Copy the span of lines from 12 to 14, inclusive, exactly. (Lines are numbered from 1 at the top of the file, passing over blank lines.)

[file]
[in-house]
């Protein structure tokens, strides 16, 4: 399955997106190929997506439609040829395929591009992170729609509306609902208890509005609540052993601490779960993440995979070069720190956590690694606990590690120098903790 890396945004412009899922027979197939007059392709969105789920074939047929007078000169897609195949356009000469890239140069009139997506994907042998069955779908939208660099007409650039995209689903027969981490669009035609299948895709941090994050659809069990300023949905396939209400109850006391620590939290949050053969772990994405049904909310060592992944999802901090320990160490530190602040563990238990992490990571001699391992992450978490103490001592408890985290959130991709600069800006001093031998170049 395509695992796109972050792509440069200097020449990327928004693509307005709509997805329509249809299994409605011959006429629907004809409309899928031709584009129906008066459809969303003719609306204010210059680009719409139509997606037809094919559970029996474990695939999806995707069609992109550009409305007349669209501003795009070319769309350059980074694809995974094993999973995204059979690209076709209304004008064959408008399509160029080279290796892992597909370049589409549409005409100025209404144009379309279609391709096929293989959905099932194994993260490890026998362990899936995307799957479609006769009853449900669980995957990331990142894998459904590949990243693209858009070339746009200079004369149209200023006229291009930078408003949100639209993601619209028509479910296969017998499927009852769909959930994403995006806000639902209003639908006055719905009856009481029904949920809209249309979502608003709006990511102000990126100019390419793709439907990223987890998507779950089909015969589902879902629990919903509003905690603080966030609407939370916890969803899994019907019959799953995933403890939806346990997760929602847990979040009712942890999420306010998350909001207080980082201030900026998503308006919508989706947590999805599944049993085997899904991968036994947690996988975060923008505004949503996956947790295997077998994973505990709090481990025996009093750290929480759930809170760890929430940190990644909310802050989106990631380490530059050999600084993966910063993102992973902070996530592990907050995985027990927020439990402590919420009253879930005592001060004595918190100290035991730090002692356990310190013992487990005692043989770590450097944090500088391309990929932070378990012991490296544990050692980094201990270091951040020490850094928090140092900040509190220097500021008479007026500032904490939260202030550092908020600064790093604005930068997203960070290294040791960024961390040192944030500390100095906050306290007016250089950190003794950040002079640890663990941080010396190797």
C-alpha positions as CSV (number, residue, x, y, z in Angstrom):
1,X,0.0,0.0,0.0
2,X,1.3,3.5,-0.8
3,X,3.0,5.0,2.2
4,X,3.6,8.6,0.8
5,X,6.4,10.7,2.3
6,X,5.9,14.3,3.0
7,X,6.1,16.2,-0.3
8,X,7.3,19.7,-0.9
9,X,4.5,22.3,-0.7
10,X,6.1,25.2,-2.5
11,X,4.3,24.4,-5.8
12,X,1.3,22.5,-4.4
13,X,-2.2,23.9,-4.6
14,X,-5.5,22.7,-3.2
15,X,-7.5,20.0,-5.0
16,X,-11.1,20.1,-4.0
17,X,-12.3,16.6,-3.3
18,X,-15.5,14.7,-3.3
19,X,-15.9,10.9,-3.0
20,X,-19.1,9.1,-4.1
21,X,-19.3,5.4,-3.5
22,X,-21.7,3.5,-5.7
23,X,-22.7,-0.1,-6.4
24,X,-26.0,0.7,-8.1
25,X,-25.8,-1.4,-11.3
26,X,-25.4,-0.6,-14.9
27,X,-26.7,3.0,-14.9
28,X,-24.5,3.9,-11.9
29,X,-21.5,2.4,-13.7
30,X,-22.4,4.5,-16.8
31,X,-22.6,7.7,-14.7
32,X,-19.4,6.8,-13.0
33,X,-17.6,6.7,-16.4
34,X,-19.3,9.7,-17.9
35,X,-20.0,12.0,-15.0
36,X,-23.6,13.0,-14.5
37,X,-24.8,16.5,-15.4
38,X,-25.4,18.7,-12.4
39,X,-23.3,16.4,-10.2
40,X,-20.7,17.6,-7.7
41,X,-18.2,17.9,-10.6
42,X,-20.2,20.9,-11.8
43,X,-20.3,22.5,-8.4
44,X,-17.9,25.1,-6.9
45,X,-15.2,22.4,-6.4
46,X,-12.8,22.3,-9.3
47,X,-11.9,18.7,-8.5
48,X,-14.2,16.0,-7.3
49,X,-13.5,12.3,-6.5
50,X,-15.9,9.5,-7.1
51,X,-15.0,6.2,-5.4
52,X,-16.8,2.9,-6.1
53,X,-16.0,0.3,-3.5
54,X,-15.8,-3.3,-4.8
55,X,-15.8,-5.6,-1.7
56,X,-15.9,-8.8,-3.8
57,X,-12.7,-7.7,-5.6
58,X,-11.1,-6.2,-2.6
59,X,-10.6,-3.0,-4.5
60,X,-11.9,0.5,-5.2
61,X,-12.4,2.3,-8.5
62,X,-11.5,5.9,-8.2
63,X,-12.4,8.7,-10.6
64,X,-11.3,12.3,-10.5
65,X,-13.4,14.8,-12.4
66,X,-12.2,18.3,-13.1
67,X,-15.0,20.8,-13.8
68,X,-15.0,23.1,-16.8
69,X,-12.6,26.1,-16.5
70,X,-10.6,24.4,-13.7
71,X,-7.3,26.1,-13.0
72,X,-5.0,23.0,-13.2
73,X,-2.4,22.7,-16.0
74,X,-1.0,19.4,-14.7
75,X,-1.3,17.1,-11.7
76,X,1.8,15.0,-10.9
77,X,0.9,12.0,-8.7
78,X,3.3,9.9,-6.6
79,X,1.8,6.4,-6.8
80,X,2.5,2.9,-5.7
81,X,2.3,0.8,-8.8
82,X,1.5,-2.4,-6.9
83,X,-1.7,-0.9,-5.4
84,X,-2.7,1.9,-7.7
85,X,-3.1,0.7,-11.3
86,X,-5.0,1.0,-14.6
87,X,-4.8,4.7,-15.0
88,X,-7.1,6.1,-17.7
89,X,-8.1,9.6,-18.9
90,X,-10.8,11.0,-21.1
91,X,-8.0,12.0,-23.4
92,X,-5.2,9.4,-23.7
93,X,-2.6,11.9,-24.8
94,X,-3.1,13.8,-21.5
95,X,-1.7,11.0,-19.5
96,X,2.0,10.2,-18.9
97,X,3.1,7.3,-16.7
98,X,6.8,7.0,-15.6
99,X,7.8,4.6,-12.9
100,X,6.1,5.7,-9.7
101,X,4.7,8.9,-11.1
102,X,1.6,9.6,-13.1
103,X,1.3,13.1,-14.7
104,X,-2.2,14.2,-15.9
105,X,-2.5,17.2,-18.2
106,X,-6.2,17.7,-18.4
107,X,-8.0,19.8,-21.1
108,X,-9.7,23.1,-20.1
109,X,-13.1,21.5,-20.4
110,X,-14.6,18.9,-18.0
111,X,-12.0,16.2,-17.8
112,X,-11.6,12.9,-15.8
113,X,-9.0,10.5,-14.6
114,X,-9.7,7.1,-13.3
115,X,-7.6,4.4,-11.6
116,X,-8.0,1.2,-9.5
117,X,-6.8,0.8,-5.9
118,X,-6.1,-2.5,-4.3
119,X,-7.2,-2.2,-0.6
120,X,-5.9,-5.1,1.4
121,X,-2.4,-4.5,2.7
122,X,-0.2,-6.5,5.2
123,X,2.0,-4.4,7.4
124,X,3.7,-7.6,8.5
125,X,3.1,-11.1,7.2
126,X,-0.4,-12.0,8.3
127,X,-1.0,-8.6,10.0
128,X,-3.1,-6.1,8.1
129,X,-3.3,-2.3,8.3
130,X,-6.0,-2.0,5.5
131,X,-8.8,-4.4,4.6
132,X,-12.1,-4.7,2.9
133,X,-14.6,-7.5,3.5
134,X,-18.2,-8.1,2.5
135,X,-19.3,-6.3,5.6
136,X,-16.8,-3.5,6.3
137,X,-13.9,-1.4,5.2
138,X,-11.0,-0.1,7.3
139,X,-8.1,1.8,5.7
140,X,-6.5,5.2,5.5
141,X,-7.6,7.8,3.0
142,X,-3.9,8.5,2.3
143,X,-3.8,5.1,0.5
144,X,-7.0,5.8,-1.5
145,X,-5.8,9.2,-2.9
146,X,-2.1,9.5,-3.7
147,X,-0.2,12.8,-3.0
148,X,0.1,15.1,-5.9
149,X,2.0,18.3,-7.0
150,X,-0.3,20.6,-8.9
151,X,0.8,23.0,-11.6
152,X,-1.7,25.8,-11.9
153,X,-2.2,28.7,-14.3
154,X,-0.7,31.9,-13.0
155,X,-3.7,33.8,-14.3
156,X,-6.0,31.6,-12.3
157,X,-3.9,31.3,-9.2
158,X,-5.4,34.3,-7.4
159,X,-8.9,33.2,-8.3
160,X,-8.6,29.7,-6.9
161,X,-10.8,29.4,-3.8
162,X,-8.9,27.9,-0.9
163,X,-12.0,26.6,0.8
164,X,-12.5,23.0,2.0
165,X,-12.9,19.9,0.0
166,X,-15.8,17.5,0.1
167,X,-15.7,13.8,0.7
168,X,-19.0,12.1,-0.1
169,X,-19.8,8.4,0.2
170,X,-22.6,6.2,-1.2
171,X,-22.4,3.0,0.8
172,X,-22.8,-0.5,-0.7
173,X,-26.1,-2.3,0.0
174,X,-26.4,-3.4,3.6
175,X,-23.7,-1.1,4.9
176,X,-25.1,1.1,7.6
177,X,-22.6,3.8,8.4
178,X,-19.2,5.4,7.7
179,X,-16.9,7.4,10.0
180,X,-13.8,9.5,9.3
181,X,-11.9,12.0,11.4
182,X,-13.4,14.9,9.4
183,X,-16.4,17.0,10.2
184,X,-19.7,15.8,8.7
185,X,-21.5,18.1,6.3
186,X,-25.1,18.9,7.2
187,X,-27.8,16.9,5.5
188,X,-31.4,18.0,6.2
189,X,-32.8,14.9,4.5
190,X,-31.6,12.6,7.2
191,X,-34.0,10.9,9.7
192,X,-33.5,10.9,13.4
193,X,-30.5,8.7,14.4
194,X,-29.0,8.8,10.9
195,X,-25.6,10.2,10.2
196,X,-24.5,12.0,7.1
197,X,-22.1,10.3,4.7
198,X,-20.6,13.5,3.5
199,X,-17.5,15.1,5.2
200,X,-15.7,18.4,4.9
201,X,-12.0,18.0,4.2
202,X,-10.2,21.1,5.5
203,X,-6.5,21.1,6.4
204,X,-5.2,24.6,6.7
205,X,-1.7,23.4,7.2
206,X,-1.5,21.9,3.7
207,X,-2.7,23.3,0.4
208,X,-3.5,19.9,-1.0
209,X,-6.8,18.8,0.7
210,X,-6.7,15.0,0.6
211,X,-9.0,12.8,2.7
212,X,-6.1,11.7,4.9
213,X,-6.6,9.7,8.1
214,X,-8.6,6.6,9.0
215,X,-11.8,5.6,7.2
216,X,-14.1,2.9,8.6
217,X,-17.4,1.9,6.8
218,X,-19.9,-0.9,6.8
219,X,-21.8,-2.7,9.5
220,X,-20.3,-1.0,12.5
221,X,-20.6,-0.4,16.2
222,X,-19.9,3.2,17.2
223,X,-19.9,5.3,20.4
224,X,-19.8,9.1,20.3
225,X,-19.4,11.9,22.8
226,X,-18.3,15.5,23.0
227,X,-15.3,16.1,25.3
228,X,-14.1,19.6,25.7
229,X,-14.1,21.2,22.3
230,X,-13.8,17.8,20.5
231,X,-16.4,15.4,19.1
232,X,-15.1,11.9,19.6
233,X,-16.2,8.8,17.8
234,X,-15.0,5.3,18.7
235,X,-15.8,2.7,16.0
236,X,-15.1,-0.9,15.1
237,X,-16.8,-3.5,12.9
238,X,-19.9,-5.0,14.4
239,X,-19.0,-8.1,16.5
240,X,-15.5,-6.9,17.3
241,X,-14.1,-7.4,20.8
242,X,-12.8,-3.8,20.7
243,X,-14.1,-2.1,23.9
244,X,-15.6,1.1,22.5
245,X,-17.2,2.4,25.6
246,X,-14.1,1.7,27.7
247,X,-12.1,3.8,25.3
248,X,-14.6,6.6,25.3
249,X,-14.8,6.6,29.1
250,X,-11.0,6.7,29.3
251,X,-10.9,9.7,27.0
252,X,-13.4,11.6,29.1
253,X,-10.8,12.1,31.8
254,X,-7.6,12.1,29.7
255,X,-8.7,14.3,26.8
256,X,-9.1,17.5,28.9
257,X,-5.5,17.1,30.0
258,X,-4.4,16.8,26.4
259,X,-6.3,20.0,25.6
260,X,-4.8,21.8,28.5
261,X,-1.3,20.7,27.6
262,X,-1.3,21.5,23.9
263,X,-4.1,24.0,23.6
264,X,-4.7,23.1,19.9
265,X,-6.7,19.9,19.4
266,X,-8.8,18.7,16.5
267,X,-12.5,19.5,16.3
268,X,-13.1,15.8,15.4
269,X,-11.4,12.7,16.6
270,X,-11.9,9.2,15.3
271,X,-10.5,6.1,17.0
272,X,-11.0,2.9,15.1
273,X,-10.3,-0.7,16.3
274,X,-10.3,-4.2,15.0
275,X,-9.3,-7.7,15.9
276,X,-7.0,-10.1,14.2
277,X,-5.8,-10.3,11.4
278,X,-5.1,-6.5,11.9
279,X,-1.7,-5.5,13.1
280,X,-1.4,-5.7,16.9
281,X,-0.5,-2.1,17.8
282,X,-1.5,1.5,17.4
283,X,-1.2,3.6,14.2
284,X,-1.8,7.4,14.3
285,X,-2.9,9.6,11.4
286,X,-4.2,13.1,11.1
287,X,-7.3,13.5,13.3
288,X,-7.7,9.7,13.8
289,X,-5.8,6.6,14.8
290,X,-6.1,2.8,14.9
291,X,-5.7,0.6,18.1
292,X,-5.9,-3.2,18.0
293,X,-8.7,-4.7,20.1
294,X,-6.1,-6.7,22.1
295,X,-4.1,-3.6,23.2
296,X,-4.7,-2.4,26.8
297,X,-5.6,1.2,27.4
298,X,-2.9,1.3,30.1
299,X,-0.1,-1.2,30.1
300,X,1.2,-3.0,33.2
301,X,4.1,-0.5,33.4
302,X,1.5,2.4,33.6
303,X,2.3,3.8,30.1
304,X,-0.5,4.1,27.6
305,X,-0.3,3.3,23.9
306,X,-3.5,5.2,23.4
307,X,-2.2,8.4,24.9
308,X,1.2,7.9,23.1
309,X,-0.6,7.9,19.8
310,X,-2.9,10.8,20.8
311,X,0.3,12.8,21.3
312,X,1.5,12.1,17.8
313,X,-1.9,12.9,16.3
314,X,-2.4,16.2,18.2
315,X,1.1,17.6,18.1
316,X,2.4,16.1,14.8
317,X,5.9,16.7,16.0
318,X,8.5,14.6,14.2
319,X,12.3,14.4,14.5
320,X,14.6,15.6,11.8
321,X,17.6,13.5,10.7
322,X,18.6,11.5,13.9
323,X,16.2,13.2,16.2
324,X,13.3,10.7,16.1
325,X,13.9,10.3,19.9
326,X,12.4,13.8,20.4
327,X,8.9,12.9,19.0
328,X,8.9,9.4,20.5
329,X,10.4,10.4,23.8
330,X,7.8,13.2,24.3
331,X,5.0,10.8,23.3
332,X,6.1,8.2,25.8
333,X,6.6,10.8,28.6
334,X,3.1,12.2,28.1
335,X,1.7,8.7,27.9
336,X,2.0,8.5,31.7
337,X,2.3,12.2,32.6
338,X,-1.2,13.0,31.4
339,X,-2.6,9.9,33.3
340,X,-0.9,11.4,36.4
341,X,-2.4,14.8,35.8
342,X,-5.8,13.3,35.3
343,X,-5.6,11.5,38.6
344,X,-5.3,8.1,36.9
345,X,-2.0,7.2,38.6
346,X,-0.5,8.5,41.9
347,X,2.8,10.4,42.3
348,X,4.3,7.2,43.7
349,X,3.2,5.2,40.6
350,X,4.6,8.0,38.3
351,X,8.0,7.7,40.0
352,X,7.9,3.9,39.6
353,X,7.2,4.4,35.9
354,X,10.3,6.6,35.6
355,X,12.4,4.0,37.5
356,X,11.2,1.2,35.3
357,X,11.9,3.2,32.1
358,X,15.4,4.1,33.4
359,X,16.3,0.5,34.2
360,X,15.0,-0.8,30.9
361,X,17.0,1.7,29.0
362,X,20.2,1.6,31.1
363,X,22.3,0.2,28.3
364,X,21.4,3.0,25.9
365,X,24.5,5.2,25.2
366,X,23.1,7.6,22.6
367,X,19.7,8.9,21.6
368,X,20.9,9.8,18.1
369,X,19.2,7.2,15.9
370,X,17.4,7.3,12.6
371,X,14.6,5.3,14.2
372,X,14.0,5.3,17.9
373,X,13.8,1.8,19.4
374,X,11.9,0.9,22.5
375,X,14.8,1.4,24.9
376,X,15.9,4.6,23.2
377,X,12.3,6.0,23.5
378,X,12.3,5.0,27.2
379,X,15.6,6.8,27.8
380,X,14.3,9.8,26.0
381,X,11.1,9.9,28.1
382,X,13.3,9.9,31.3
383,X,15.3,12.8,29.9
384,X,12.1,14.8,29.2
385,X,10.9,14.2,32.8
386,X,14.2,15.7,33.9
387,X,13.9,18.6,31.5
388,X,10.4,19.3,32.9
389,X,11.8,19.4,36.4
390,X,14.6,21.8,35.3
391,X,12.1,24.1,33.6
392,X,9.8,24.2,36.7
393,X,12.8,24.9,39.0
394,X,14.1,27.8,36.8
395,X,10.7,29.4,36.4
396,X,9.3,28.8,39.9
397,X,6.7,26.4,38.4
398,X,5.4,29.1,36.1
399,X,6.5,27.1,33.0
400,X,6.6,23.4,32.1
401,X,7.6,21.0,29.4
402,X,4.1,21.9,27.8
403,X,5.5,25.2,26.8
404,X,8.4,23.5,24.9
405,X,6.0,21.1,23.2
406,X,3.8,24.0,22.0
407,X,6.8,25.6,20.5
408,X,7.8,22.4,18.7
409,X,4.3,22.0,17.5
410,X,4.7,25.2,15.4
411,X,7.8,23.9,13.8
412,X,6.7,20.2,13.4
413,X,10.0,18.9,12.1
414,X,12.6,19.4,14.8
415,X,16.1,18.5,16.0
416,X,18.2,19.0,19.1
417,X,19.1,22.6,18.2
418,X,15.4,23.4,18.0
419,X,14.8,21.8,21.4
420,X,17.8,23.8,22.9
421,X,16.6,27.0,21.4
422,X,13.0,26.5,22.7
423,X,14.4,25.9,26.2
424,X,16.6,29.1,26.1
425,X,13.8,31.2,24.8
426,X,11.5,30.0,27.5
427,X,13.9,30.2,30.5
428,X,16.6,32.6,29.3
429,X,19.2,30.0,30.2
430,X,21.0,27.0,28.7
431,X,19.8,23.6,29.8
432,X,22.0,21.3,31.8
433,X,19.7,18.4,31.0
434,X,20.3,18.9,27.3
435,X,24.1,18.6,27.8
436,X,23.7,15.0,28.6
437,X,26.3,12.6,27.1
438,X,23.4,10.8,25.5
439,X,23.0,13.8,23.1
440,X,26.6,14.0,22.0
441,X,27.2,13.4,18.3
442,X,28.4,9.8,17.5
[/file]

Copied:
9,X,4.5,22.3,-0.7
10,X,6.1,25.2,-2.5
11,X,4.3,24.4,-5.8